It’s all about responding quickly. In a study published in the Harvard Business Review, two researchers drew on some work across over 1,000 businesses and what they reported back on was how quickly businesses responded to online leads. Again, there is context, it was about specifically online leads and it was an American study but I believe it holds true for most countries.
What they found is that 37% of companies responded within an hour. Now, that’s pretty good. Responding within an hour I think is good, and 37% of them doing it within that window, likewise, very good. At the other end of the spectrum 23% of businesses didn’t respond at all. That’s possibly not a good idea.
So that was one study and they really were looking there at how quickly businesses did respond and their conclusion was businesses are not responding fast enough, because whilst 37% is good, it’s not 100%. So why aren’t all businesses responding quickly?
And to dive into that second point, or that question a little further we need to look at another study by these same two researchers. What they looked at in the other study, which was across some 1 million sales leads from about 42 companies, 13 of which were B2B. What the second study looked at was the effect of responding quickly, and what they found is that businesses that responded within one hour of the lead coming in, online leads, those that responded within one hour were seven times more likely to have a meaningful conversation with the buyer than those who responded somewhere between an hour and 24 hours later. So one hour versus one day, if you like. Seven times higher throughput or better response rate, more likely to convert that into a meaningful conversation and therefore a lead and therefore a sale.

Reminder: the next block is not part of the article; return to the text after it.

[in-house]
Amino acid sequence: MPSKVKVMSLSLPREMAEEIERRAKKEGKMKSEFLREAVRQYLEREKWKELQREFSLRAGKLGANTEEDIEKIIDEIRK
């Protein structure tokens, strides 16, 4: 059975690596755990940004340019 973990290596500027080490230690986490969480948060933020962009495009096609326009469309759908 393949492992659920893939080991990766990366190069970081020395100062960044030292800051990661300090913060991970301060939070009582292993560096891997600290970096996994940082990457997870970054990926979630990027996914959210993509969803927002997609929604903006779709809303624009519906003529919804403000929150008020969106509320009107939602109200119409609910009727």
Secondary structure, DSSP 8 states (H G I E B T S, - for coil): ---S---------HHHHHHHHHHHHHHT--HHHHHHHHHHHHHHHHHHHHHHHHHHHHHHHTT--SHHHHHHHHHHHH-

Now, comparing those companies that responded within in an hour to those who responded more than a day later, the uplift was 60 times, 6,000 times. It all comes down to responding quickly.
‘Shortly, we’ll show you how to do this in Funnel Plan, but before that we’re going to do two things, share with you our conclusions and invite you to receive other blogs like this. Let’s get to the conclusion first.’